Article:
version of the BBC) wanted to film some pigs working a maze – yes, really! Ten days were spent training some
15-week- old weaners to negotiate the maze. Thankfully, when the camera crew arrived, they behaved
faultlessly!

On the radio, Robert has appeared several times on local radio including one very popular session describing how
to cook the perfect crackling, and well as more recently on the BBC R4 Food Programme, to explain the value
of and importance of rare breed pork.

Then there was the camera crew who wanted to film a ‘Day in the Life of …’ documentary in the holiday
cottage focussing on a young couple who are top class cyclo-cross athletes.
And sadly, one that ended up on the cutting room floor, for C4, hosted by Michel Roux Jnr, comparing cheap
produce with premium versions – in our case, it was Bacon.

A Pig Tale.. from the Scottish Highlands

 

Michelle Anderson-Carroll is kicking off our group members stories with how she found and fell in love with the Oxford Sandy and Black on her Croft in the Scottish highland. Michelle tells her story.. “A pigs Tale”..

Michelle on her Pig Farm at Achvraid near Inverness, picture by Trevor Martin.

Writing this in the spring sunshine, after the successful farrowing of our latest litter, it would be easy to pop on the rose-tinted glasses and think this pig breeding is all about happiness and joy… If only!

It was just over 2 years ago the first Oxford Sandy & Black pigs arrived on River Croft, our first ever venture into pig keeping. Our original intention was to get 2 weaners instead of a tractor to plough 3 acres, however, we were let down by the seller so looked further afield and what transpired next may well have been written in my destiny.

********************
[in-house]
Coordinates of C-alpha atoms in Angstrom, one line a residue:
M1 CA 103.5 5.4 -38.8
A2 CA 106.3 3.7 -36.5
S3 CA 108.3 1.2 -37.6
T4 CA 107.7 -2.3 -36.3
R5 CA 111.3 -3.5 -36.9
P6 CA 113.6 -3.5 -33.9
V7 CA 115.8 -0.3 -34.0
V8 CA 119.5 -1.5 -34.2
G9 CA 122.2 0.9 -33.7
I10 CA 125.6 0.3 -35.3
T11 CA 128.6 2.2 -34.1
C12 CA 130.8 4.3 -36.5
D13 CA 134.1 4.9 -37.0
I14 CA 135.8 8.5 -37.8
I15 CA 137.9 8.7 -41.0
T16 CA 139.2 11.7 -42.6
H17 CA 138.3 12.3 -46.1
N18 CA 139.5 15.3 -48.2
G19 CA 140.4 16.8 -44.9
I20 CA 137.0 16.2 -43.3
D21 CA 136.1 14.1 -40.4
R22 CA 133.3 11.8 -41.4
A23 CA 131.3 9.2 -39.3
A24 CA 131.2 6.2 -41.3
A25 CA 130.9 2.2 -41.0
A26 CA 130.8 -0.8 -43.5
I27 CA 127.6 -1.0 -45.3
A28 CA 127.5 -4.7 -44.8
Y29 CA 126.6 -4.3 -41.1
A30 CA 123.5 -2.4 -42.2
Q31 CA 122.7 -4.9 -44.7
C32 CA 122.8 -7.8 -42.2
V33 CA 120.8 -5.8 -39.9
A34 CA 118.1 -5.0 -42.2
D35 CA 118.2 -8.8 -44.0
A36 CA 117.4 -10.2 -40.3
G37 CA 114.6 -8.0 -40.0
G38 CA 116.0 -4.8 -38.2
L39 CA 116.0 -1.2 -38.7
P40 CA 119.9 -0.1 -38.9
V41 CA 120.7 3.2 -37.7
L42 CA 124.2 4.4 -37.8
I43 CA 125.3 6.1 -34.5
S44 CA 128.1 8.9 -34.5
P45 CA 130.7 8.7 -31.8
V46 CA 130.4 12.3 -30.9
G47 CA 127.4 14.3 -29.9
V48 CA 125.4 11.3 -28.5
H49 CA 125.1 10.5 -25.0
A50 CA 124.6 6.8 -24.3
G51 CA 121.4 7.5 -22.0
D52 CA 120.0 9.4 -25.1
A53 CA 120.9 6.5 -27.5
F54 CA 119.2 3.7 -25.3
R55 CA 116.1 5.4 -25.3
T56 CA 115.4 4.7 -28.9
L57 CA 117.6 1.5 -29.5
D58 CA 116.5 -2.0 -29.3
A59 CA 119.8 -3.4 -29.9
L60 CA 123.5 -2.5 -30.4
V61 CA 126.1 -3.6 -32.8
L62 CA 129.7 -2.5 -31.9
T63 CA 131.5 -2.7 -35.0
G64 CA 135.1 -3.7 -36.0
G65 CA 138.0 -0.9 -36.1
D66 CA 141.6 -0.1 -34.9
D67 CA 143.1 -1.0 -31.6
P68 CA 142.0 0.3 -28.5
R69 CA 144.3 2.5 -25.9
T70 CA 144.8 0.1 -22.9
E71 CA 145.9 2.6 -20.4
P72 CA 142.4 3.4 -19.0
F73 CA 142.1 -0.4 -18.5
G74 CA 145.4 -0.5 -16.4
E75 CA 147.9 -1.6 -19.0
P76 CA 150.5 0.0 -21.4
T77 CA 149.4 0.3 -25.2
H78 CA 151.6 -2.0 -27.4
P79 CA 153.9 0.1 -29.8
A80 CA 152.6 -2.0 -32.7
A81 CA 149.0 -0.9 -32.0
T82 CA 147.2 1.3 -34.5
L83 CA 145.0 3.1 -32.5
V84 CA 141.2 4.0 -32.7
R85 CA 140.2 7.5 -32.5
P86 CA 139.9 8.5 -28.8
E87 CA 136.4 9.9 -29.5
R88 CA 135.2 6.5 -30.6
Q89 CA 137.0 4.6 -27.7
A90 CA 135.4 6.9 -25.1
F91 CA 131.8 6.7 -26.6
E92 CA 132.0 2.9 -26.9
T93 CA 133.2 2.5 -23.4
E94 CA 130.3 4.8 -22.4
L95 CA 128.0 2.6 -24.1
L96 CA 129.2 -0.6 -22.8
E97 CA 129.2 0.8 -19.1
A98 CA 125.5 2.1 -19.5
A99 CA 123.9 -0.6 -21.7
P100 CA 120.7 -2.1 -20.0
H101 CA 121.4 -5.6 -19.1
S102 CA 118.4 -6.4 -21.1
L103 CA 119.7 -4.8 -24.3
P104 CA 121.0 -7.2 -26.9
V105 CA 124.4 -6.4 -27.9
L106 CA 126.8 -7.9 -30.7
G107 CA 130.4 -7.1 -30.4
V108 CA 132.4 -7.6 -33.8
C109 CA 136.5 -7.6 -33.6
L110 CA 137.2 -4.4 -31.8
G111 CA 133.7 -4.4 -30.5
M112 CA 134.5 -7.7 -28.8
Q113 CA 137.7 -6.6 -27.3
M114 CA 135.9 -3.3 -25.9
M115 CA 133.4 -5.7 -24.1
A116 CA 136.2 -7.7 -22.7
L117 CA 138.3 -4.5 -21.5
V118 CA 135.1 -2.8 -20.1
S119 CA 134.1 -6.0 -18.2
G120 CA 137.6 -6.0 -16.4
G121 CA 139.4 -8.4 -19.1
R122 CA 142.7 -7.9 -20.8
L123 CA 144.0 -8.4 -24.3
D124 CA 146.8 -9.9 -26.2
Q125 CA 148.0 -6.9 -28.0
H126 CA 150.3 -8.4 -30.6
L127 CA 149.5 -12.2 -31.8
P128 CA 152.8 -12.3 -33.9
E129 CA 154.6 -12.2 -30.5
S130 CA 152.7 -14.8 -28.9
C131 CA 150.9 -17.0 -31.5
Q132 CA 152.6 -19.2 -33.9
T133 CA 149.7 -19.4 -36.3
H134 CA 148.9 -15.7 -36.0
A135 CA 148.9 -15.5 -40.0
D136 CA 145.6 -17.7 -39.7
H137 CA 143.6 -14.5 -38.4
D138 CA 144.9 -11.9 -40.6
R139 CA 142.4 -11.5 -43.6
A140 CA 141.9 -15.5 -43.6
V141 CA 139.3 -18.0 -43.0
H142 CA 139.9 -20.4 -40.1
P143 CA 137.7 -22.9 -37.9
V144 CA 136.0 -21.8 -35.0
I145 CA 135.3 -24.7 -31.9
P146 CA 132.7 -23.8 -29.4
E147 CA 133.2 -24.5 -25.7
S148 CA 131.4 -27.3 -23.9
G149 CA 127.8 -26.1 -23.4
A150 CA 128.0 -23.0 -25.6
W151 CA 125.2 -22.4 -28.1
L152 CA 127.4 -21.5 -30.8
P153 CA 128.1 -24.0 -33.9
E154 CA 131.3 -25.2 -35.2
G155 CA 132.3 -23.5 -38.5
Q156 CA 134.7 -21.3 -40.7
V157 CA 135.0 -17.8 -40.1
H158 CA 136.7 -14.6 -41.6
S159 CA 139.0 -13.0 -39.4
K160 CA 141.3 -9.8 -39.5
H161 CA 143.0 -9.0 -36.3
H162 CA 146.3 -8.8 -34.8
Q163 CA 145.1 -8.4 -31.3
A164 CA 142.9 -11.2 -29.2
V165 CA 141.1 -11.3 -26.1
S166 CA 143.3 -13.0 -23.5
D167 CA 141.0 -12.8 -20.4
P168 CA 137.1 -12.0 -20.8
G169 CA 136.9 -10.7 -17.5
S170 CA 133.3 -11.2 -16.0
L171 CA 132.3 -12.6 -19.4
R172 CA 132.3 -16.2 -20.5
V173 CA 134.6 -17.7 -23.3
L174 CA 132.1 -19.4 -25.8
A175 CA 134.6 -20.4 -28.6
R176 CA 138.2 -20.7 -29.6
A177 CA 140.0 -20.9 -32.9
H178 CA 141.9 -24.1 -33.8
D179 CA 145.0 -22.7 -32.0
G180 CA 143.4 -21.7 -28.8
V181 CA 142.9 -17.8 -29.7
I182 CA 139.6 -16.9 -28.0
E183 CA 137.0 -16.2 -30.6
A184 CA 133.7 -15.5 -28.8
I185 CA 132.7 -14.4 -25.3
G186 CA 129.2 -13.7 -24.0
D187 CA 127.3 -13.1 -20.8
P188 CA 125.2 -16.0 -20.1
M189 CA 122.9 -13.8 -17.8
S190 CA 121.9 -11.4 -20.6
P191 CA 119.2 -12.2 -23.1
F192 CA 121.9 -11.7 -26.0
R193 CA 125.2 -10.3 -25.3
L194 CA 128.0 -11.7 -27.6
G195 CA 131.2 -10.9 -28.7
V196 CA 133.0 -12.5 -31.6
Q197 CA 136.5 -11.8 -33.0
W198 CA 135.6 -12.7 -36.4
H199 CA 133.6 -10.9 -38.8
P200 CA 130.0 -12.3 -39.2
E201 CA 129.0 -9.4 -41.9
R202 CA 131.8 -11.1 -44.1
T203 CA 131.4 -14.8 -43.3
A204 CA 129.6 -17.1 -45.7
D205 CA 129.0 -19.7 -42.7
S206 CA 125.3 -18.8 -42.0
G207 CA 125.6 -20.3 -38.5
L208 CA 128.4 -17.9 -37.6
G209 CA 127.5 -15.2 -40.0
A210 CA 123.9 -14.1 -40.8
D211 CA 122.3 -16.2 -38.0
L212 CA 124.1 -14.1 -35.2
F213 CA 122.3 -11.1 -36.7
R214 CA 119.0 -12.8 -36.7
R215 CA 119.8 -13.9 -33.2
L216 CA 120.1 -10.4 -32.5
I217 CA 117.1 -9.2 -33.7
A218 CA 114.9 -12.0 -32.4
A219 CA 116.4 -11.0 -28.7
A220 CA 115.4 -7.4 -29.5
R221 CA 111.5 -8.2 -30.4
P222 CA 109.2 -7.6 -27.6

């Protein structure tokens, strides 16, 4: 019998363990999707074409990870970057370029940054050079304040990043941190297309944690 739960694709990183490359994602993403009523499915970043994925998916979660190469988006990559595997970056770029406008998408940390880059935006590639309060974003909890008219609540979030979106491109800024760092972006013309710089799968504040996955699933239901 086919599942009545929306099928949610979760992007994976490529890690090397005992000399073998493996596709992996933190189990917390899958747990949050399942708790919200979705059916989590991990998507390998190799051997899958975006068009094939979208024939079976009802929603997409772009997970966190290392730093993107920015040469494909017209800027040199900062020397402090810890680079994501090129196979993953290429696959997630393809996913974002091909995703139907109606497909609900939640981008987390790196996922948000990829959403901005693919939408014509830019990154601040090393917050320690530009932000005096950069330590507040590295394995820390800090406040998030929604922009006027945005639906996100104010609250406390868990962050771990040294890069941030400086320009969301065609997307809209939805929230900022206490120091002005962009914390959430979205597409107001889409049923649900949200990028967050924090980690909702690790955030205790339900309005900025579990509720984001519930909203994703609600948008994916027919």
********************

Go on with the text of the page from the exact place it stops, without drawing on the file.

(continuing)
My bloody-minded determination told me that I WAS getting my own Oxford Sandy & Black’s. The first internet search I did came up with an advert at the top of the page for a small pedigree herd – 2 sows (1 in pig, the other with 7, 4-week old piglets at foot) and a boar and they were only 3 hours away. Was this fate? Should we or shouldn’t we take on this responsibly armed with the pig keeping knowledge found on the pages of one small pig keeping book? You guessed right, we bought them! Foolhardy as it was, I have not one single regret.

We made every rookie mistake out there and probably some extra ones too. I quickly learned that you cannot herd a pig, Elliot still tries much to my amusement. We had calls from neighbours that pigs were in various locations they weren’t supposed to be, a panic call to the vet to find out if it was normal for a pig to sneeze (thankfully it is and panic or culling an entire herd is not required, phew!), we sent 11 weaners to new homes with mange that I didn’t notice despite hand rearing them, lost an entire litter to hypothermia during a winter storm, our first porkers came out with around 3 inches of back fat, the list goes on… and on!